Alcohols can be considered derivatives of water (H2O; also written as HOH).
Like the H–O–H bond in water, the R–O–H bond is bent, and alcohol molecules are polar. This relationship is particularly apparent in small molecules and reflected in the physical and chemical properties of alcohols with low molar mass.
Replacing a hydrogen atom from an alkane with an OH group allows the molecules to associate through hydrogen bonding (Figure 14.2 "Intermolecular Hydrogen Bonding in Methanol"). Recall from Chapter 8 "Solids, Liquids, and Gases" that physical properties are determined to a large extent by the type of intermolecular forces. Table 14.3 "Comparison of Boiling Points and Molar Masses" lists the molar masses and the boiling points of some common compounds. The table shows that substances with similar molar masses can have quite different boiling points. Alkanes are nonpolar and are thus associated only through relatively weak dispersion forces. Alkanes with one to four carbon atoms are gases at room temperature. In contrast, even methanol (with one carbon atom) is a liquid at room temperature. Hydrogen bonding greatly increases the boiling points of alcohols compared to hydrocarbons of comparable molar mass. The boiling point is a rough measure of the amount of energy necessary to separate a liquid molecule from its nearest neighbors. If the molecules interact through hydrogen bonding, a relatively large quantity of energy must be supplied to break those intermolecular attractions. Only then can the molecule escape from the liquid into the gaseous state.
Figure 14.2 Intermolecular Hydrogen Bonding in Methanol
The OH groups of alcohol molecules make hydrogen bonding possible.
Table 14.3 Comparison of Boiling Points and Molar Masses
|Formula||Name||Molar Mass||Boiling Point (°C)|
Alcohols can also engage in hydrogen bonding with water molecules (Figure 14.3 "Hydrogen Bonding between Methanol Molecules and Water Molecules"). Thus, whereas the hydrocarbons are insoluble in water, alcohols with one to three carbon atoms are completely soluble. As the length of the chain increases, however, the solubility of alcohols in water decreases; the molecules become more like hydrocarbons and less like water. The alcohol 1-decanol (CH3CH2CH2CH2CH2CH2CH2CH2CH2CH2OH) is essentially insoluble in water. We frequently find that the borderline of solubility in a family of organic compounds occurs at four or five carbon atoms.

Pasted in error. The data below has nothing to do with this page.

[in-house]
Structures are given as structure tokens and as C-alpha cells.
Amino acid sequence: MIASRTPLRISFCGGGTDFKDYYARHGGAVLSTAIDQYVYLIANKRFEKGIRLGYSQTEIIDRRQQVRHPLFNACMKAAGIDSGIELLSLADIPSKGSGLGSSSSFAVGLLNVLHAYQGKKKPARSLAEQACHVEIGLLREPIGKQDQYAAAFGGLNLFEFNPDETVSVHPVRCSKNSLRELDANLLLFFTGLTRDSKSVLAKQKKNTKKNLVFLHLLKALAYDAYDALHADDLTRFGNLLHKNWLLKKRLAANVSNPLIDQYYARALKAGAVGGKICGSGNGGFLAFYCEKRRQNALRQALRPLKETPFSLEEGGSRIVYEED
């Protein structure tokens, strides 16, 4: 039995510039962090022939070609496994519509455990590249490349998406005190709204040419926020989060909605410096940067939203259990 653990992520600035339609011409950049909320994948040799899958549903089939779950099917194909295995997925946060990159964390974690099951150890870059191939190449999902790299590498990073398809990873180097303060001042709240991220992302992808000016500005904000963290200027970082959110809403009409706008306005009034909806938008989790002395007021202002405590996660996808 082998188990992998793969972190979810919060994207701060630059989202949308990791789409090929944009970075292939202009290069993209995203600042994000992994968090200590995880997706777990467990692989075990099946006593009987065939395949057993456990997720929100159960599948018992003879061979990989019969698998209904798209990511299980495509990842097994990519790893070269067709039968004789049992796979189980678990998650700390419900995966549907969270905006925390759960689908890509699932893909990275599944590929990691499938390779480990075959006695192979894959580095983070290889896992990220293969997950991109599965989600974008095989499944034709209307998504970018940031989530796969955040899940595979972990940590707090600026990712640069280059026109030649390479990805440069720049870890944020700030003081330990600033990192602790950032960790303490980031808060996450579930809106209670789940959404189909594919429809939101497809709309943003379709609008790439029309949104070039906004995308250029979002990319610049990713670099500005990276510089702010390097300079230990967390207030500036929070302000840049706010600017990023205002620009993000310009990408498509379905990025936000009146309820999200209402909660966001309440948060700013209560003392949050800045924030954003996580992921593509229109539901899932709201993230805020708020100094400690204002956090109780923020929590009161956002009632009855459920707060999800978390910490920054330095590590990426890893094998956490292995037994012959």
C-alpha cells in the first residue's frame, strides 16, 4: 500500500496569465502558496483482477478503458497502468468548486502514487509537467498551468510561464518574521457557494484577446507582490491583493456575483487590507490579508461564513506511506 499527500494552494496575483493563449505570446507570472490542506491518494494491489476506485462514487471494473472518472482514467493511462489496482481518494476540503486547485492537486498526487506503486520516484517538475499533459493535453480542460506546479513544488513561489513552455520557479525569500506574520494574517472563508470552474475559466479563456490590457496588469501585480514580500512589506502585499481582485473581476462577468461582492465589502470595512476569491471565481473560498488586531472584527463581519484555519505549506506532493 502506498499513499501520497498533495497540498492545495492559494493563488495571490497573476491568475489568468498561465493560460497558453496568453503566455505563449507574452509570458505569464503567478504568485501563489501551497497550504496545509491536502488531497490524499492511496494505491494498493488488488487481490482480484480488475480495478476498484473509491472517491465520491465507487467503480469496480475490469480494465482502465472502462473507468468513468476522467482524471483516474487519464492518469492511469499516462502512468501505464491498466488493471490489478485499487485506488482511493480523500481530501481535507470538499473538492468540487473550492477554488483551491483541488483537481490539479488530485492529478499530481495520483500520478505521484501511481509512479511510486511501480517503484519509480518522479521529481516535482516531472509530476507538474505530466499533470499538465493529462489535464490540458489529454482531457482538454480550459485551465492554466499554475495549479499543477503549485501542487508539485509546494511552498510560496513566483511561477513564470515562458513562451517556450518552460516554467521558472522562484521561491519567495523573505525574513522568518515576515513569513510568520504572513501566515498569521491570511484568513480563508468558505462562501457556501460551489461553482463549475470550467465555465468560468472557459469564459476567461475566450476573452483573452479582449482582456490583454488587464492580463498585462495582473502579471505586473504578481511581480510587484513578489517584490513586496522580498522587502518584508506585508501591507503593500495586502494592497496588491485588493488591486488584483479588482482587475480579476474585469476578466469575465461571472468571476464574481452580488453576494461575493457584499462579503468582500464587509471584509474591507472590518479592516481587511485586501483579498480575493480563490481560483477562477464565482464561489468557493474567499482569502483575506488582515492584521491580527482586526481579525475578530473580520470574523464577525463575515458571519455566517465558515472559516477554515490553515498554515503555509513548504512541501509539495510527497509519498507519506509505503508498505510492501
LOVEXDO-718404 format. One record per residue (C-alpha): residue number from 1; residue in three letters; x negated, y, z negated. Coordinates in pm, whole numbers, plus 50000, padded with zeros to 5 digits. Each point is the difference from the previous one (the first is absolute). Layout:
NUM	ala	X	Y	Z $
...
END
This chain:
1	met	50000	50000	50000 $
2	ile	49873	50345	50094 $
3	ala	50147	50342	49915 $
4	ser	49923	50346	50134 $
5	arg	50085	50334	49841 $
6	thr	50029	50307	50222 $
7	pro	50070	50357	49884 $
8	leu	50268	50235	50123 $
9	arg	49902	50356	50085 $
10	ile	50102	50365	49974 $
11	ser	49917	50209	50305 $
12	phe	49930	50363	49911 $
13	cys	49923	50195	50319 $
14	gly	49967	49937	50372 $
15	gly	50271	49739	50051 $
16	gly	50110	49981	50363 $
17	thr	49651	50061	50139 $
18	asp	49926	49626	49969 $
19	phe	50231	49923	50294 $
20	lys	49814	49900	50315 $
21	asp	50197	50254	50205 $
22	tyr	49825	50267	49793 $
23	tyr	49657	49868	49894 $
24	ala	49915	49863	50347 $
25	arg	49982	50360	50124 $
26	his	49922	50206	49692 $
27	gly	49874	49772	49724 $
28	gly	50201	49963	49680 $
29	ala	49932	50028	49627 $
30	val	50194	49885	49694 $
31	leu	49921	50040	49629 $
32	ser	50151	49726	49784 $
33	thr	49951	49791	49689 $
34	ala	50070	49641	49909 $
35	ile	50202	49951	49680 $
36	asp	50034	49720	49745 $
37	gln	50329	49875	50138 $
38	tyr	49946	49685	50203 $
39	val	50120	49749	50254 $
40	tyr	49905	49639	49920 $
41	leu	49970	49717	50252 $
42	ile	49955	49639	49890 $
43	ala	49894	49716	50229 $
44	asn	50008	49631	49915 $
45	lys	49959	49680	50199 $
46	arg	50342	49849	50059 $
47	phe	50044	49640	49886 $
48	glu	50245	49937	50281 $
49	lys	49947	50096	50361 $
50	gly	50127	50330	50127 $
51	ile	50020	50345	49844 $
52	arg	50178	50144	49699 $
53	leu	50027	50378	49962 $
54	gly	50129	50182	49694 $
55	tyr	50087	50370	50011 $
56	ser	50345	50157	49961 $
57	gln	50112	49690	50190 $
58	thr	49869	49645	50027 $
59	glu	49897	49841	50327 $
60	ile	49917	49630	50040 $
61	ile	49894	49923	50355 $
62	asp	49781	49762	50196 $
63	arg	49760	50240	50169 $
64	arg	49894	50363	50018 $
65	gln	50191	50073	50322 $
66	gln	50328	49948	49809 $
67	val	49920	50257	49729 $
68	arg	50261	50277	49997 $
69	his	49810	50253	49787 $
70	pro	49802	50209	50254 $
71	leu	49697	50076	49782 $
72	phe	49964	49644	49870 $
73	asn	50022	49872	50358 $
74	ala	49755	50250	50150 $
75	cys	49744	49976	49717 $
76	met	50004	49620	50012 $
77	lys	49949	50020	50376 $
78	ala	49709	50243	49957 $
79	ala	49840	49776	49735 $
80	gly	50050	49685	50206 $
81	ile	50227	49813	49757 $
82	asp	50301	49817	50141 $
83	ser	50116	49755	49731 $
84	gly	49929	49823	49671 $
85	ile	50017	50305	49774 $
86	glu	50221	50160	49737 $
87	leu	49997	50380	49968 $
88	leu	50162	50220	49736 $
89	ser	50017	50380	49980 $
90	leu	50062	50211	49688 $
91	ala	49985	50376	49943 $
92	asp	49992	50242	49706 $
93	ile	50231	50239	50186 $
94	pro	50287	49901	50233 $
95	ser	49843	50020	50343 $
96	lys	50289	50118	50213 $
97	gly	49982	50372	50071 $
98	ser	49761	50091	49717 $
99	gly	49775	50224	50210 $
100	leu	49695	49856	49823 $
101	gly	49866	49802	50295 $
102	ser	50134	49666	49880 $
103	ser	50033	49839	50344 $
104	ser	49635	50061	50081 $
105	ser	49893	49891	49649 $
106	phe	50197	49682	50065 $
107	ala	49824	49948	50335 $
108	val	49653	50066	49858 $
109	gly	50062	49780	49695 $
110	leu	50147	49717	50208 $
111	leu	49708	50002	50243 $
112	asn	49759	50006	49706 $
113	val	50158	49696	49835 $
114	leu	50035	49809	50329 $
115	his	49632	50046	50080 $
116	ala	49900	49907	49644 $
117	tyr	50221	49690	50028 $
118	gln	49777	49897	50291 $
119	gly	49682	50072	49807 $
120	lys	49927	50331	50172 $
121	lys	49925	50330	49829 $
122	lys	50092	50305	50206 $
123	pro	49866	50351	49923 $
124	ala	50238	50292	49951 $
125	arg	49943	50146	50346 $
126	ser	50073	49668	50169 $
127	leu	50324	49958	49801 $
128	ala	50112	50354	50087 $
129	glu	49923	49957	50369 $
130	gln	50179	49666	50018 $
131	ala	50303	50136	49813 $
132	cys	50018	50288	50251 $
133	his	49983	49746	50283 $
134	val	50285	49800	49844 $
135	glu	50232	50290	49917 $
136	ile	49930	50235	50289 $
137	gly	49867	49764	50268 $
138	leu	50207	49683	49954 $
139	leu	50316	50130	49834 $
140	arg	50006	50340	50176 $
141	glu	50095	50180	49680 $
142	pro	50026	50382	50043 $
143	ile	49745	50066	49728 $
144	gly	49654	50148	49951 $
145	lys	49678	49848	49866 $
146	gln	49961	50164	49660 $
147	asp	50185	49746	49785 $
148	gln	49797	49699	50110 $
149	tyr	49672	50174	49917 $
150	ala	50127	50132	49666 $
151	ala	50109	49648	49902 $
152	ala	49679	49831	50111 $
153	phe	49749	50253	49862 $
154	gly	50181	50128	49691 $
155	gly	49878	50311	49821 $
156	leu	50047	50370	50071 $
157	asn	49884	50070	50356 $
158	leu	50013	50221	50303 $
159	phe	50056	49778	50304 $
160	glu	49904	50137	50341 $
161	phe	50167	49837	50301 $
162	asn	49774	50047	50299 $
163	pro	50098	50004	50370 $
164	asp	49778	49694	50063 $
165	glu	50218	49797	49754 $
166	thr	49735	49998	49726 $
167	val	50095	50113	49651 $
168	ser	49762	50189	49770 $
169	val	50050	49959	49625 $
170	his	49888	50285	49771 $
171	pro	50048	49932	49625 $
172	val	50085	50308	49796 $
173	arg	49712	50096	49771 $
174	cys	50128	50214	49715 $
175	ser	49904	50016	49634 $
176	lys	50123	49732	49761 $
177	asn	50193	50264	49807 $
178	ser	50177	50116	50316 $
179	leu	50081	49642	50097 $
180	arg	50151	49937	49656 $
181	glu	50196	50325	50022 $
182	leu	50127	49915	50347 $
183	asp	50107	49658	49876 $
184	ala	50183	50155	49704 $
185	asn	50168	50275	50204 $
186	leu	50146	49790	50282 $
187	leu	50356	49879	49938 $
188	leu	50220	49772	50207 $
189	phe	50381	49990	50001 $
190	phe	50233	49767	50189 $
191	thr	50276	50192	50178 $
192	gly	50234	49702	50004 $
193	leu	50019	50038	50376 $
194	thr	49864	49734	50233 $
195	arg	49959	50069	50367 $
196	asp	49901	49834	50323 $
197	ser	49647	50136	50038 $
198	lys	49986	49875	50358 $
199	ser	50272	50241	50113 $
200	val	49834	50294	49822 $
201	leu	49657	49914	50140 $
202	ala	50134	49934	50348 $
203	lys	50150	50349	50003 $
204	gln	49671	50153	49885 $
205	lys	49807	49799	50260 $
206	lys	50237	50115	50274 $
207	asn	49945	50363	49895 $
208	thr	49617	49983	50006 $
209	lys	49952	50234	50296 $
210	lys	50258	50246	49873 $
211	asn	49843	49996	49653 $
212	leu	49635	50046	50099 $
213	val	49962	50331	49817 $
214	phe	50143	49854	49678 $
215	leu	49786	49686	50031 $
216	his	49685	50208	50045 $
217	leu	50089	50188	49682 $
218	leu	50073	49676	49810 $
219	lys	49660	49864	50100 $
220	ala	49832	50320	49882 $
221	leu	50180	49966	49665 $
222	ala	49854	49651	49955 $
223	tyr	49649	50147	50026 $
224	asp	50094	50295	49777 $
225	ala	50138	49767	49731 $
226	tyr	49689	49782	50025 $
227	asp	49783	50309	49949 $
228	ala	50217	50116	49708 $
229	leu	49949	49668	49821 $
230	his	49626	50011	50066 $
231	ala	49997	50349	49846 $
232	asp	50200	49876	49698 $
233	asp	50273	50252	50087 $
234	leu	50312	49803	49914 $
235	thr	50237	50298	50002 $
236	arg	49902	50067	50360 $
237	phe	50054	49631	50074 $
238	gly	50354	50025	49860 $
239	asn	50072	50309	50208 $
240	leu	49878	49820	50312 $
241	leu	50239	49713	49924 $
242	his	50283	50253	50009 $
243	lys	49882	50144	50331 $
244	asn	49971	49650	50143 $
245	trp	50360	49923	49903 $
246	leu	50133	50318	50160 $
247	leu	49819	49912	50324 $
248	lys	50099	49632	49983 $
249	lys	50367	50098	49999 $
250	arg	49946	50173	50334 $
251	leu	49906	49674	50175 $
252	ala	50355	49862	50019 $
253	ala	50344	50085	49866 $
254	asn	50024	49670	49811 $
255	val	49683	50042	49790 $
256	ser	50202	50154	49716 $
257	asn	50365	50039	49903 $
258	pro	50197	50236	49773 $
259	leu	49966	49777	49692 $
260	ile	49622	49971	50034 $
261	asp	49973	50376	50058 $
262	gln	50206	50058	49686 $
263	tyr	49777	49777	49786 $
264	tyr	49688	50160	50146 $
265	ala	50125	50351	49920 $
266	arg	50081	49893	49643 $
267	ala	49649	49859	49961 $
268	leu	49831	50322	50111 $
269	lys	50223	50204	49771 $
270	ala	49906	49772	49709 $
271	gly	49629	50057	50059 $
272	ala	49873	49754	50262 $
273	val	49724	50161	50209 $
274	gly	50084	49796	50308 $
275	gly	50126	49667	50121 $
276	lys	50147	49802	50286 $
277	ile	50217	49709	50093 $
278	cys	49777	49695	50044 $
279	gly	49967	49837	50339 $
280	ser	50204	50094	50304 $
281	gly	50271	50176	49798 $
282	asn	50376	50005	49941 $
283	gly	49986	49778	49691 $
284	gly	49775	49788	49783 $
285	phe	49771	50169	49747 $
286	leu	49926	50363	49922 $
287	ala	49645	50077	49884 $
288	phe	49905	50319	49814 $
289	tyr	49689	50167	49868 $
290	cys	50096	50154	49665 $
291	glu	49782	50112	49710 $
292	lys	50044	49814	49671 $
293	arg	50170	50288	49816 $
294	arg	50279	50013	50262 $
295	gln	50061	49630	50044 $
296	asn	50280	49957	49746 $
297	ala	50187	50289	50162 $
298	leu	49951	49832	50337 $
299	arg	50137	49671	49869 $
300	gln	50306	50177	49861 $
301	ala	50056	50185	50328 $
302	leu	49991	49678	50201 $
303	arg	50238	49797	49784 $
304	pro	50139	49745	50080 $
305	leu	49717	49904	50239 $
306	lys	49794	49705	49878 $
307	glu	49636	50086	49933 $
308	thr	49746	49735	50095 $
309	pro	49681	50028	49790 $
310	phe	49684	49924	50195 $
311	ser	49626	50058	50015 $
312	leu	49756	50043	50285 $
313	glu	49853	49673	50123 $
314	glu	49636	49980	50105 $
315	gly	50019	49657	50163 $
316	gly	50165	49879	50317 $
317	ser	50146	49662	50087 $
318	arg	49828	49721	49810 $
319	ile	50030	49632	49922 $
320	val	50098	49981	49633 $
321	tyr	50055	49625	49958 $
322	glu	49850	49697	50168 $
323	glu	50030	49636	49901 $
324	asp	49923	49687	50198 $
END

Figure 14.3 Hydrogen Bonding between Methanol Molecules and Water Molecules
Hydrogen bonding between the OH of methanol and water molecules accounts for the solubility of methanol in water.
Why is ethanol more soluble in water than 1-hexanol?
Why does 1-butanol have a lower boiling point than 1-hexanol?
Ethanol has an OH group and only 2 carbon atoms; 1-hexanol has one OH group for 6 carbon atoms and is thus more like a (nonpolar) hydrocarbon than ethanol is.
The molar mass of 1-hexanol is greater than that of 1-butanol.
Answer the following exercises without consulting tables in the text.
Arrange these alcohols in order of increasing boiling point: ethanol, methanol, and 1-propanol.
Which has the higher boiling point—butane or 1-propanol?
Arrange these alcohols in order of increasing solubility in water: 1-butanol, methanol, and 1-octanol.
Arrange these compounds in order of increasing solubility in water: 1-butanol, ethanol, and pentane.
methanol < ethanol < 1-propanol
1-octanol < 1-butanol < methanol